I liberated another pigeon from our factory space. Or was it the same one? Perhaps it was the same one and it was looking for its mate. I think I read somewhere that pigeons mate for life.
Still, if a pigeon can’t find its mate, does it forget its family and just join another flock? A few years ago, my partner and I found a pigeon with a hurt wing at the coffee shop I was managing at the time. We put her in a cardboard box with a small bowl of water and a saucer full of birdseed and left her in my car overnight. The next day, I drove the bird to a place in Manhattan called The Wild Bird Fund, which rehabilitates injured birds and then releases them back into the wild.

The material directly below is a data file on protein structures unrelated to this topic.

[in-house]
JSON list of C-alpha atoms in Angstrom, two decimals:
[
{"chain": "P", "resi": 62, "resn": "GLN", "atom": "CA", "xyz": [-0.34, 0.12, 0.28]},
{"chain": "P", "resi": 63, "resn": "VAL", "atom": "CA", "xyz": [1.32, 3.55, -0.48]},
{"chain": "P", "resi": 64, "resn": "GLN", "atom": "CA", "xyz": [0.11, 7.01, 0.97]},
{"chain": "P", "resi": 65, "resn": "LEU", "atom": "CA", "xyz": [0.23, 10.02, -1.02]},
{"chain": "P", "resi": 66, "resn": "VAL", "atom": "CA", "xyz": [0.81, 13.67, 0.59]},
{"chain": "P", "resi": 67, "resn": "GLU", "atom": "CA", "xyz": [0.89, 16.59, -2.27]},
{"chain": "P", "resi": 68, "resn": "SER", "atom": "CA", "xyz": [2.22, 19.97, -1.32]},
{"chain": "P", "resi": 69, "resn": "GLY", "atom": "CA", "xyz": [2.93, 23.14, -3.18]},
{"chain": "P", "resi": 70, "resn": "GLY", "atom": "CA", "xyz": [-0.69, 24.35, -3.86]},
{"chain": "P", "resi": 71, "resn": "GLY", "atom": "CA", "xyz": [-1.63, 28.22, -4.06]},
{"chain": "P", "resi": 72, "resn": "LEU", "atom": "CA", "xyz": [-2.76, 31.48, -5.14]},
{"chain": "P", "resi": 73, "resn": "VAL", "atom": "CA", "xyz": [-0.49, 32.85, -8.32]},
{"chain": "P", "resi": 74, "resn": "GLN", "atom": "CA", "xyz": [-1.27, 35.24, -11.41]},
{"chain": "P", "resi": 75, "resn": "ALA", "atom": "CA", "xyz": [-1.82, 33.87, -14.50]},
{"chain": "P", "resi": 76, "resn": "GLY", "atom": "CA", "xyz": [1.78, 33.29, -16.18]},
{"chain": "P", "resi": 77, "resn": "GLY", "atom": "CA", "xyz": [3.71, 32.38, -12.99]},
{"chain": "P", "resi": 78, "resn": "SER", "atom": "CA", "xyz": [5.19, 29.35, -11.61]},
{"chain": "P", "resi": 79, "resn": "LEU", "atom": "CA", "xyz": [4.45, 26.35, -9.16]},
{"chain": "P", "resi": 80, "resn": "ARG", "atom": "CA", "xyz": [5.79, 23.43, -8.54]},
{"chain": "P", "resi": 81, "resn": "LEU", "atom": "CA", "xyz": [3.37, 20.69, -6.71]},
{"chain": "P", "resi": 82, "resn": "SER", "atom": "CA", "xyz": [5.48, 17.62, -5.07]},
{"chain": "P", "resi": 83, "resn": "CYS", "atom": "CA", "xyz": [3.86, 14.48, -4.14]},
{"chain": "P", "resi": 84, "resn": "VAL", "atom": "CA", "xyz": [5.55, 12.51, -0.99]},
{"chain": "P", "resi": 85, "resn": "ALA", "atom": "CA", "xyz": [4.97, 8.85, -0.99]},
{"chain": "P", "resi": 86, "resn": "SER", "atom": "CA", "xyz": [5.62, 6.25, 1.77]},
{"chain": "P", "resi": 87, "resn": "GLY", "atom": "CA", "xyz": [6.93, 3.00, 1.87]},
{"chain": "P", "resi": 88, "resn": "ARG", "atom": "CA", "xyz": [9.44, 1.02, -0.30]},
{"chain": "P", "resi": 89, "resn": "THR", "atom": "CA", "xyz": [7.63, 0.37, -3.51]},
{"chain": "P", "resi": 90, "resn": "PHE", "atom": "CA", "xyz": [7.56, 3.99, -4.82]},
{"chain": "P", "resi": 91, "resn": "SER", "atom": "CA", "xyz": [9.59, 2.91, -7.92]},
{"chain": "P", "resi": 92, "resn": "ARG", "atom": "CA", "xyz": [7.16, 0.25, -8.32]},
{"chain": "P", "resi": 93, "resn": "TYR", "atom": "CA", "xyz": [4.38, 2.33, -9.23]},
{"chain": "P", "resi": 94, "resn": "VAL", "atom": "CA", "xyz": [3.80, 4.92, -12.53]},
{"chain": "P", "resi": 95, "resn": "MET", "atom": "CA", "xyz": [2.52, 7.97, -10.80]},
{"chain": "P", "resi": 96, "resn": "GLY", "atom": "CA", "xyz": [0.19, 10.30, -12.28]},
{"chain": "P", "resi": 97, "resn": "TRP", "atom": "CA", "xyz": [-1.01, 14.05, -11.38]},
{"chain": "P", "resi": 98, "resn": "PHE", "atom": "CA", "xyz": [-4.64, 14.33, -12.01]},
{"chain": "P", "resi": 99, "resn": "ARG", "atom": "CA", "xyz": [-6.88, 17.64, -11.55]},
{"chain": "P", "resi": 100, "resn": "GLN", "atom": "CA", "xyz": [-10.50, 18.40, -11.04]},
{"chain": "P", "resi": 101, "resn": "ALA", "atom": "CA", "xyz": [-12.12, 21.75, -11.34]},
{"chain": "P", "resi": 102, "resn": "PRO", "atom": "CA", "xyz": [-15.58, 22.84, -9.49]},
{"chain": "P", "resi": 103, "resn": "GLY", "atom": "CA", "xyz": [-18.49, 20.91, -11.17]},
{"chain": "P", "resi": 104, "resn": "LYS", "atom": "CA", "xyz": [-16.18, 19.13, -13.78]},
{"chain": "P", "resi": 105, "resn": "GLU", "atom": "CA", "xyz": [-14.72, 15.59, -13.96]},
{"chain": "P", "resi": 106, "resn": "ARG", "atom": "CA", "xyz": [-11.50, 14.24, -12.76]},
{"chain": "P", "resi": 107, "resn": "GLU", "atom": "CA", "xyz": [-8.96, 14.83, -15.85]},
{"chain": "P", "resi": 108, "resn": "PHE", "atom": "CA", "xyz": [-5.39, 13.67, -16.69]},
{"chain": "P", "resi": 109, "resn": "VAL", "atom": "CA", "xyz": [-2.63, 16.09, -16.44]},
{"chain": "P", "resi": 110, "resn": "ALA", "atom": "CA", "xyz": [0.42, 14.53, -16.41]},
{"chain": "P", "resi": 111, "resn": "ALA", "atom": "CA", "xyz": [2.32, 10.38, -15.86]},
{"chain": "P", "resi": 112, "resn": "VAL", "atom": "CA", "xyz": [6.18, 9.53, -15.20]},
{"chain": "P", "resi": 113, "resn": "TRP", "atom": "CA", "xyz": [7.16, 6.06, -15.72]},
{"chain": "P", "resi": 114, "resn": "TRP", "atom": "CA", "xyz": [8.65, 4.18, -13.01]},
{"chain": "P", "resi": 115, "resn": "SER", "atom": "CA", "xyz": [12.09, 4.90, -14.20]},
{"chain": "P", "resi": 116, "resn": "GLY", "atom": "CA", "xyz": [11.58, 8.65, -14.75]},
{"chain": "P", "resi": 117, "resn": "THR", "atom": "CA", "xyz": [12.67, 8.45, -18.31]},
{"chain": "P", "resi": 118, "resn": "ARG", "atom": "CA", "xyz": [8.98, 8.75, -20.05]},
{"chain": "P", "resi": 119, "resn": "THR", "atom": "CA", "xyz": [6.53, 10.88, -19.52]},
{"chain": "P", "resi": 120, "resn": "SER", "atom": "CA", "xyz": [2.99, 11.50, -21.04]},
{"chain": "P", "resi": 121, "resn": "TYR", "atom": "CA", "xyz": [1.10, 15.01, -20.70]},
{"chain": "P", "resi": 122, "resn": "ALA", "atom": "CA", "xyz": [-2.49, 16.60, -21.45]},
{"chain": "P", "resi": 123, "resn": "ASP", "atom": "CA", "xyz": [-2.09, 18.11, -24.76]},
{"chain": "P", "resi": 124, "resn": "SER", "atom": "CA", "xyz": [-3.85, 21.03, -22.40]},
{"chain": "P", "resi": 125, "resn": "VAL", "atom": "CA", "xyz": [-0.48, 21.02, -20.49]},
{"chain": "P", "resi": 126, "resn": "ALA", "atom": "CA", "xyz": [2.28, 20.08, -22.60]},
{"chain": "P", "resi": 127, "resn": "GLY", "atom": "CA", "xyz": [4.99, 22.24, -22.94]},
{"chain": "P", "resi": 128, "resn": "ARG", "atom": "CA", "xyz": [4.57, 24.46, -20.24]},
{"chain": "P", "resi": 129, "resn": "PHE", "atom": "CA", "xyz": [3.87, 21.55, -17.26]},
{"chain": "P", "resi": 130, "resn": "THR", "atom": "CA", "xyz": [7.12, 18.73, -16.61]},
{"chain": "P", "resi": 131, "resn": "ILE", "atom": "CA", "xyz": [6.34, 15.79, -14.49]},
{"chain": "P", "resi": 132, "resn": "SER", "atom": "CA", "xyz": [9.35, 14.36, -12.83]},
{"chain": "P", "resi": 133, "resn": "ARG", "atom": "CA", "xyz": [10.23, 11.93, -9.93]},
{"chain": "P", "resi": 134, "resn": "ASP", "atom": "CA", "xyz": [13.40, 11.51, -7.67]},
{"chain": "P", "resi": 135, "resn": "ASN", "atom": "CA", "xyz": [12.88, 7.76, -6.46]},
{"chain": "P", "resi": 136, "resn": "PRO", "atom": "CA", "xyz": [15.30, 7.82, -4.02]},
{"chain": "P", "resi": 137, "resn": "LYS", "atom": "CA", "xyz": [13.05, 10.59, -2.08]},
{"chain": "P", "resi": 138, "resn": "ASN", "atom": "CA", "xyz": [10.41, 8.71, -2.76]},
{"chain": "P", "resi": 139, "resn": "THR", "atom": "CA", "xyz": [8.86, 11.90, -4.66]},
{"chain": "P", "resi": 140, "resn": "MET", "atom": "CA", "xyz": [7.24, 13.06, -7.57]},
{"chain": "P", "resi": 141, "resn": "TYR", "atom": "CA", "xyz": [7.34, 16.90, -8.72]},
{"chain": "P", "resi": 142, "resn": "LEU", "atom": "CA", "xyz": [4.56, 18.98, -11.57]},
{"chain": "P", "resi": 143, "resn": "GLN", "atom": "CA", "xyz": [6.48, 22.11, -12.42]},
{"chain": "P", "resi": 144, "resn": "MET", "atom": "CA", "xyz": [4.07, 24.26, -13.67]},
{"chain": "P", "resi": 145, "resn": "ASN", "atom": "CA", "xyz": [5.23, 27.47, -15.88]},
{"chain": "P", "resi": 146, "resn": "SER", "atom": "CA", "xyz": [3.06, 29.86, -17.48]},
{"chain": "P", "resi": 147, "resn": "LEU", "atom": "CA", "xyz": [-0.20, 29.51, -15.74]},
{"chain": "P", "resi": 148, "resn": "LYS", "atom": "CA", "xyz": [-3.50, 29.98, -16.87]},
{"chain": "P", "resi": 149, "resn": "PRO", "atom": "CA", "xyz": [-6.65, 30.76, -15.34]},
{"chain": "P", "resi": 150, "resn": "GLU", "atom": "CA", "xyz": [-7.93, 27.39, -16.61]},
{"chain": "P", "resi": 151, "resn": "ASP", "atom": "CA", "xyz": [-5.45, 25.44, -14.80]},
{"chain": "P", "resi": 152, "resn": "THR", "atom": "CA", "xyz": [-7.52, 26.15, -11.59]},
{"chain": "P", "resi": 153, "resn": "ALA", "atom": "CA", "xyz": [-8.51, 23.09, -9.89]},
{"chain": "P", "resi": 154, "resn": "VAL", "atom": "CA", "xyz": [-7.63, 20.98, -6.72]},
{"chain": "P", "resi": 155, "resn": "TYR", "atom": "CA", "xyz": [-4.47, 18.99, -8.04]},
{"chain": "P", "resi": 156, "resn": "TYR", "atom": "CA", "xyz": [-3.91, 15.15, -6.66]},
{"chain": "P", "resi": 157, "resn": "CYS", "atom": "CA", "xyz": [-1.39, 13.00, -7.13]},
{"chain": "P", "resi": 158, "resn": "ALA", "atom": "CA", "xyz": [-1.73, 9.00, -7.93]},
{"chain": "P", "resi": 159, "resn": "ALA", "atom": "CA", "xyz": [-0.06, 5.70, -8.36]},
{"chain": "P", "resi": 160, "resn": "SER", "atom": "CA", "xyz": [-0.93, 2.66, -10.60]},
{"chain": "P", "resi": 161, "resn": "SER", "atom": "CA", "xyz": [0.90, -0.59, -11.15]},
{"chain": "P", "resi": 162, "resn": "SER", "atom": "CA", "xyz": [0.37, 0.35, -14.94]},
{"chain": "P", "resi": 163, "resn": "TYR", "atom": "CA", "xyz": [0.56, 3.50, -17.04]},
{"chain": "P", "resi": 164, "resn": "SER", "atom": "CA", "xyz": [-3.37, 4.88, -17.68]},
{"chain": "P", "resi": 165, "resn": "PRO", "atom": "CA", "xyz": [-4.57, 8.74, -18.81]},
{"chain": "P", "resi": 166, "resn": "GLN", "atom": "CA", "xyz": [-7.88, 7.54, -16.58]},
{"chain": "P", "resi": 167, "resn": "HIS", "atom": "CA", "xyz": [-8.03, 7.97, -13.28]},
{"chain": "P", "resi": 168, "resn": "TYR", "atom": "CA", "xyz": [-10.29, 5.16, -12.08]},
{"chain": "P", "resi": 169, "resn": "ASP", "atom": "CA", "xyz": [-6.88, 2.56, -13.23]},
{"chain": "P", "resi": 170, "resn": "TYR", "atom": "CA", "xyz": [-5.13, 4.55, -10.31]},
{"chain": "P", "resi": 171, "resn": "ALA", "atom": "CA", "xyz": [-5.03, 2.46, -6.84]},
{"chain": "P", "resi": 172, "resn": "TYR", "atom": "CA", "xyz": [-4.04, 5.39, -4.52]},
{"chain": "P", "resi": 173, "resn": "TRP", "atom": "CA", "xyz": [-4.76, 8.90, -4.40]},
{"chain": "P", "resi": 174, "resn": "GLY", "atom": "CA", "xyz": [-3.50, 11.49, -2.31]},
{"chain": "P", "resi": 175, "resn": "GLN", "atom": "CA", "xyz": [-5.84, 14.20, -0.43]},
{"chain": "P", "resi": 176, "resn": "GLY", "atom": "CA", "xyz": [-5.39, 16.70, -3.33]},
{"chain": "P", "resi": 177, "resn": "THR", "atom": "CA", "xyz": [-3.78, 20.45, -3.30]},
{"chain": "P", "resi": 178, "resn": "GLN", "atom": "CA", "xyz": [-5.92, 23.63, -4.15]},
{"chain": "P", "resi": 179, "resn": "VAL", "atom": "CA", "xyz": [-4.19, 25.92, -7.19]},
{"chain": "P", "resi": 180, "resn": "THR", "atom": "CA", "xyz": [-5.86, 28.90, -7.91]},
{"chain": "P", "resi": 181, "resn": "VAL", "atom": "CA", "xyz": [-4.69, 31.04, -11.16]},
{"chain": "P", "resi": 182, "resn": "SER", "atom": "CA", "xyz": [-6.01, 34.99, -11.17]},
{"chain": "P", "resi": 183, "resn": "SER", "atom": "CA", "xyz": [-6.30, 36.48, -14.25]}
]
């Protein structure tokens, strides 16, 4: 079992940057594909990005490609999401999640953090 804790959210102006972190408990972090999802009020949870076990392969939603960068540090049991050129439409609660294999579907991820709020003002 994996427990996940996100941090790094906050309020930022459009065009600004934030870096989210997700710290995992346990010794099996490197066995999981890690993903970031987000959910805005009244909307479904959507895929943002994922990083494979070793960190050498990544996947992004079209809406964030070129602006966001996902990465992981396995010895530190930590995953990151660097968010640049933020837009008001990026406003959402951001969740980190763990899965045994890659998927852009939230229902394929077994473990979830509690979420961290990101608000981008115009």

The bird doctor at this place confirmed that our bird friend, whom we had named Dylan, had an injured wing. He said they would splint the wing and turn it loose in the park when the she was healed. Maybe this bird that I rescued from our dank warehouse was Dylan.
I wonder what I would do if I got separated from my flock in some big, unknown place. People are facing this frightening scenario all over the world right now.